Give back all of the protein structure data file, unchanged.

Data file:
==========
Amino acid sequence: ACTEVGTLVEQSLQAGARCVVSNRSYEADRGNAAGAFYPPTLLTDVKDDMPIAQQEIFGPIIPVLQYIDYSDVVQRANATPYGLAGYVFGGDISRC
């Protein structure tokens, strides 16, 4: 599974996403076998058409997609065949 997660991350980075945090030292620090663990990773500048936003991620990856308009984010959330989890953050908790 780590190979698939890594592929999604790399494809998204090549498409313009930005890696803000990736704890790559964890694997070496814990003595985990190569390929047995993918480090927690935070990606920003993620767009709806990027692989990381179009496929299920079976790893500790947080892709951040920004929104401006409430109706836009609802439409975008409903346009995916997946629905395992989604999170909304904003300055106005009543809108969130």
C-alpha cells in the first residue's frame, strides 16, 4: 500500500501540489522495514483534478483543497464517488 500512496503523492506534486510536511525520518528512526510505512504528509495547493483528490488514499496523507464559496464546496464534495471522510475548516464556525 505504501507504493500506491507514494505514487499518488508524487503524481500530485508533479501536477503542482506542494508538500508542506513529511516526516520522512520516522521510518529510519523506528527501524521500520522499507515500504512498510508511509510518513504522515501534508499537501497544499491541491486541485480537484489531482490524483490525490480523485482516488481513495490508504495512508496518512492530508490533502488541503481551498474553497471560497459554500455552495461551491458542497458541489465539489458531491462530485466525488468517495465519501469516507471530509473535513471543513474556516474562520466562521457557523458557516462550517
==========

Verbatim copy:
Amino acid sequence: ACTEVGTLVEQSLQAGARCVVSNRSYEADRGNAAGAFYPPTLLTDVKDDMPIAQQEIFGPIIPVLQYIDYSDVVQRANATPYGLAGYVFGGDISRC
């Protein structure tokens, strides 16, 4: 599974996403076998058409997609065949 997660991350980075945090030292620090663990990773500048936003991620990856308009984010959330989890953050908790 780590190979698939890594592929999604790399494809998204090549498409313009930005890696803000990736704890790559964890694997070496814990003595985990190569390929047995993918480090927690935070990606920003993620767009709806990027692989990381179009496929299920079976790893500790947080892709951040920004929104401006409430109706836009609802439409975008409903346009995916997946629905395992989604999170909304904003300055106005009543809108969130």
C-alpha cells in the first residue's frame, strides 16, 4: 500500500501540489522495514483534478483543497464517488 500512496503523492506534486510536511525520518528512526510505512504528509495547493483528490488514499496523507464559496464546496464534495471522510475548516464556525 505504501507504493500506491507514494505514487499518488508524487503524481500530485508533479501536477503542482506542494508538500508542506513529511516526516520522512520516522521510518529510519523506528527501524521500520522499507515500504512498510508511509510518513504522515501534508499537501497544499491541491486541485480537484489531482490524483490525490480523485482516488481513495490508504495512508496518512492530508490533502488541503481551498474553497471560497459554500455552495461551491458542497458541489465539489458531491462530485466525488468517495465519501469516507471530509473535513471543513474556516474562520466562521457557523458557516462550517